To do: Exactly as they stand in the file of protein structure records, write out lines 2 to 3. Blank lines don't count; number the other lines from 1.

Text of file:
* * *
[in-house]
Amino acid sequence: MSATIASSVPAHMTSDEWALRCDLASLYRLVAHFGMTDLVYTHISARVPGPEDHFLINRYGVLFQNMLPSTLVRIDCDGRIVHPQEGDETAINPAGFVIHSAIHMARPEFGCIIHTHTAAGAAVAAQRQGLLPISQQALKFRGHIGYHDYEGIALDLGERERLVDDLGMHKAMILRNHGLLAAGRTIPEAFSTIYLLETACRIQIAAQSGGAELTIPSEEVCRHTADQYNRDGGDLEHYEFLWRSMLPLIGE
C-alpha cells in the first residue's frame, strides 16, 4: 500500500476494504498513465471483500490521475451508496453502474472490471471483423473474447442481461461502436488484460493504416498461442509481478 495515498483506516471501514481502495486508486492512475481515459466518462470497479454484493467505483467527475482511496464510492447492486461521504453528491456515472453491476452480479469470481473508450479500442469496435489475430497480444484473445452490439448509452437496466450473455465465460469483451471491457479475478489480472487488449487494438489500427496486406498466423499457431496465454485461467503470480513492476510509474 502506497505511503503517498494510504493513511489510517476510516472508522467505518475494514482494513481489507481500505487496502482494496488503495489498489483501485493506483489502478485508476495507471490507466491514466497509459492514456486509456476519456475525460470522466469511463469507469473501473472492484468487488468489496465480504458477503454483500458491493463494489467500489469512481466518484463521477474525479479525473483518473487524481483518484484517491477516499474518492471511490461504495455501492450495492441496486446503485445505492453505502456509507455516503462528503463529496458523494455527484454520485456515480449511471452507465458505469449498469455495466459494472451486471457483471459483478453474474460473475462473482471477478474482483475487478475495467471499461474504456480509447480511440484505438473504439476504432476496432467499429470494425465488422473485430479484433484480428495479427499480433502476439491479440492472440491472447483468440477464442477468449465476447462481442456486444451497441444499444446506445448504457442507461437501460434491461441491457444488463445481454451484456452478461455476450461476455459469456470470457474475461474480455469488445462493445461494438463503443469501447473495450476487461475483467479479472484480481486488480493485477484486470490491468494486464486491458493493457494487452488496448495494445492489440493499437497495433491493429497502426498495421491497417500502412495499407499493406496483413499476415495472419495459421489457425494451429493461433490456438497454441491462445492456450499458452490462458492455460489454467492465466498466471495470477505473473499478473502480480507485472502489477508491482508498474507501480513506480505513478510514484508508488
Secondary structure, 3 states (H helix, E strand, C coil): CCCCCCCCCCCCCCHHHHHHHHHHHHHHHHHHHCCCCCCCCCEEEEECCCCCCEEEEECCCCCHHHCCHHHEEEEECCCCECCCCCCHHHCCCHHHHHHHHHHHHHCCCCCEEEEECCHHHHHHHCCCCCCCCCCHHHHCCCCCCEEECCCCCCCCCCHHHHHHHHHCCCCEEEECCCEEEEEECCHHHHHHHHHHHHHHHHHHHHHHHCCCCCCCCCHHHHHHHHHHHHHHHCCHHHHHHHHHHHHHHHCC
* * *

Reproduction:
Amino acid sequence: MSATIASSVPAHMTSDEWALRCDLASLYRLVAHFGMTDLVYTHISARVPGPEDHFLINRYGVLFQNMLPSTLVRIDCDGRIVHPQEGDETAINPAGFVIHSAIHMARPEFGCIIHTHTAAGAAVAAQRQGLLPISQQALKFRGHIGYHDYEGIALDLGERERLVDDLGMHKAMILRNHGLLAAGRTIPEAFSTIYLLETACRIQIAAQSGGAELTIPSEEVCRHTADQYNRDGGDLEHYEFLWRSMLPLIGE
C-alpha cells in the first residue's frame, strides 16, 4: 500500500476494504498513465471483500490521475451508496453502474472490471471483423473474447442481461461502436488484460493504416498461442509481478 495515498483506516471501514481502495486508486492512475481515459466518462470497479454484493467505483467527475482511496464510492447492486461521504453528491456515472453491476452480479469470481473508450479500442469496435489475430497480444484473445452490439448509452437496466450473455465465460469483451471491457479475478489480472487488449487494438489500427496486406498466423499457431496465454485461467503470480513492476510509474 502506497505511503503517498494510504493513511489510517476510516472508522467505518475494514482494513481489507481500505487496502482494496488503495489498489483501485493506483489502478485508476495507471490507466491514466497509459492514456486509456476519456475525460470522466469511463469507469473501473472492484468487488468489496465480504458477503454483500458491493463494489467500489469512481466518484463521477474525479479525473483518473487524481483518484484517491477516499474518492471511490461504495455501492450495492441496486446503485445505492453505502456509507455516503462528503463529496458523494455527484454520485456515480449511471452507465458505469449498469455495466459494472451486471457483471459483478453474474460473475462473482471477478474482483475487478475495467471499461474504456480509447480511440484505438473504439476504432476496432467499429470494425465488422473485430479484433484480428495479427499480433502476439491479440492472440491472447483468440477464442477468449465476447462481442456486444451497441444499444446506445448504457442507461437501460434491461441491457444488463445481454451484456452478461455476450461476455459469456470470457474475461474480455469488445462493445461494438463503443469501447473495450476487461475483467479479472484480481486488480493485477484486470490491468494486464486491458493493457494487452488496448495494445492489440493499437497495433491493429497502426498495421491497417500502412495499407499493406496483413499476415495472419495459421489457425494451429493461433490456438497454441491462445492456450499458452490462458492455460489454467492465466498466471495470477505473473499478473502480480507485472502489477508491482508498474507501480513506480505513478510514484508508488